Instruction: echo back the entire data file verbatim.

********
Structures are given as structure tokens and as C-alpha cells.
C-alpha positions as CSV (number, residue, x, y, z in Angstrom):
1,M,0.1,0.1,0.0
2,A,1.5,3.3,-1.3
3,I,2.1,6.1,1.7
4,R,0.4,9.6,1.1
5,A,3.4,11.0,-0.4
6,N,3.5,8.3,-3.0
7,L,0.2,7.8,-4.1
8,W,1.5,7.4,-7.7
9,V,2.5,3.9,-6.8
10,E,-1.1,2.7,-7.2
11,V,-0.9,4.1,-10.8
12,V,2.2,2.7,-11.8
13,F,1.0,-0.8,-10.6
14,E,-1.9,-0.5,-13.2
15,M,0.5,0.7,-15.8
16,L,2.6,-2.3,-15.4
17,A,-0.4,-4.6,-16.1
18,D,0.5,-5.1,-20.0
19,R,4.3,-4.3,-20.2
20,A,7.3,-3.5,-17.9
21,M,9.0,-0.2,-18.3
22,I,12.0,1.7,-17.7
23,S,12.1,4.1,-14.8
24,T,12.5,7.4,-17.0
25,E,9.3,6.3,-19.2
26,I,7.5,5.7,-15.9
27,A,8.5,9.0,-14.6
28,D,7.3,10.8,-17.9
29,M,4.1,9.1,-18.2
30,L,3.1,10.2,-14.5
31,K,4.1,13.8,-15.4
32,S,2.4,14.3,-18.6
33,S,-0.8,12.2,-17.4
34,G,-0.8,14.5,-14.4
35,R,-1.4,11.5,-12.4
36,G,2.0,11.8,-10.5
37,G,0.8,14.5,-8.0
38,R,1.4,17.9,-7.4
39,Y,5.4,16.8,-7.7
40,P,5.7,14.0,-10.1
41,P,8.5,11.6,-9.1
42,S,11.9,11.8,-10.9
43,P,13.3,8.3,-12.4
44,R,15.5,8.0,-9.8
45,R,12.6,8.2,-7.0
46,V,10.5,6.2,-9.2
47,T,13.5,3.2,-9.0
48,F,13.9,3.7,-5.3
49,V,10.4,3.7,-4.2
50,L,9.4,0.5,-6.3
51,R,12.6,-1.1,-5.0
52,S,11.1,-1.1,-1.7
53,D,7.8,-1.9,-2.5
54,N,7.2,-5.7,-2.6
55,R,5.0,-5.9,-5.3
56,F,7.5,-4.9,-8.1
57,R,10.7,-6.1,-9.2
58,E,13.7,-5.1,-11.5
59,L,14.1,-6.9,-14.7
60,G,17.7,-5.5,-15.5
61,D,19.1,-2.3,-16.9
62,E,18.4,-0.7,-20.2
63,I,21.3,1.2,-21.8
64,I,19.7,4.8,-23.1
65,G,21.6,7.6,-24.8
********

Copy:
Structures are given as structure tokens and as C-alpha cells.
C-alpha positions as CSV (number, residue, x, y, z in Angstrom):
1,M,0.1,0.1,0.0
2,A,1.5,3.3,-1.3
3,I,2.1,6.1,1.7
4,R,0.4,9.6,1.1
5,A,3.4,11.0,-0.4
6,N,3.5,8.3,-3.0
7,L,0.2,7.8,-4.1
8,W,1.5,7.4,-7.7
9,V,2.5,3.9,-6.8
10,E,-1.1,2.7,-7.2
11,V,-0.9,4.1,-10.8
12,V,2.2,2.7,-11.8
13,F,1.0,-0.8,-10.6
14,E,-1.9,-0.5,-13.2
15,M,0.5,0.7,-15.8
16,L,2.6,-2.3,-15.4
17,A,-0.4,-4.6,-16.1
18,D,0.5,-5.1,-20.0
19,R,4.3,-4.3,-20.2
20,A,7.3,-3.5,-17.9
21,M,9.0,-0.2,-18.3
22,I,12.0,1.7,-17.7
23,S,12.1,4.1,-14.8
24,T,12.5,7.4,-17.0
25,E,9.3,6.3,-19.2
26,I,7.5,5.7,-15.9
27,A,8.5,9.0,-14.6
28,D,7.3,10.8,-17.9
29,M,4.1,9.1,-18.2
30,L,3.1,10.2,-14.5
31,K,4.1,13.8,-15.4
32,S,2.4,14.3,-18.6
33,S,-0.8,12.2,-17.4
34,G,-0.8,14.5,-14.4
35,R,-1.4,11.5,-12.4
36,G,2.0,11.8,-10.5
37,G,0.8,14.5,-8.0
38,R,1.4,17.9,-7.4
39,Y,5.4,16.8,-7.7
40,P,5.7,14.0,-10.1
41,P,8.5,11.6,-9.1
42,S,11.9,11.8,-10.9
43,P,13.3,8.3,-12.4
44,R,15.5,8.0,-9.8
45,R,12.6,8.2,-7.0
46,V,10.5,6.2,-9.2
47,T,13.5,3.2,-9.0
48,F,13.9,3.7,-5.3
49,V,10.4,3.7,-4.2
50,L,9.4,0.5,-6.3
51,R,12.6,-1.1,-5.0
52,S,11.1,-1.1,-1.7
53,D,7.8,-1.9,-2.5
54,N,7.2,-5.7,-2.6
55,R,5.0,-5.9,-5.3
56,F,7.5,-4.9,-8.1
57,R,10.7,-6.1,-9.2
58,E,13.7,-5.1,-11.5
59,L,14.1,-6.9,-14.7
60,G,17.7,-5.5,-15.5
61,D,19.1,-2.3,-16.9
62,E,18.4,-0.7,-20.2
63,I,21.3,1.2,-21.8
64,I,19.7,4.8,-23.1
65,G,21.6,7.6,-24.8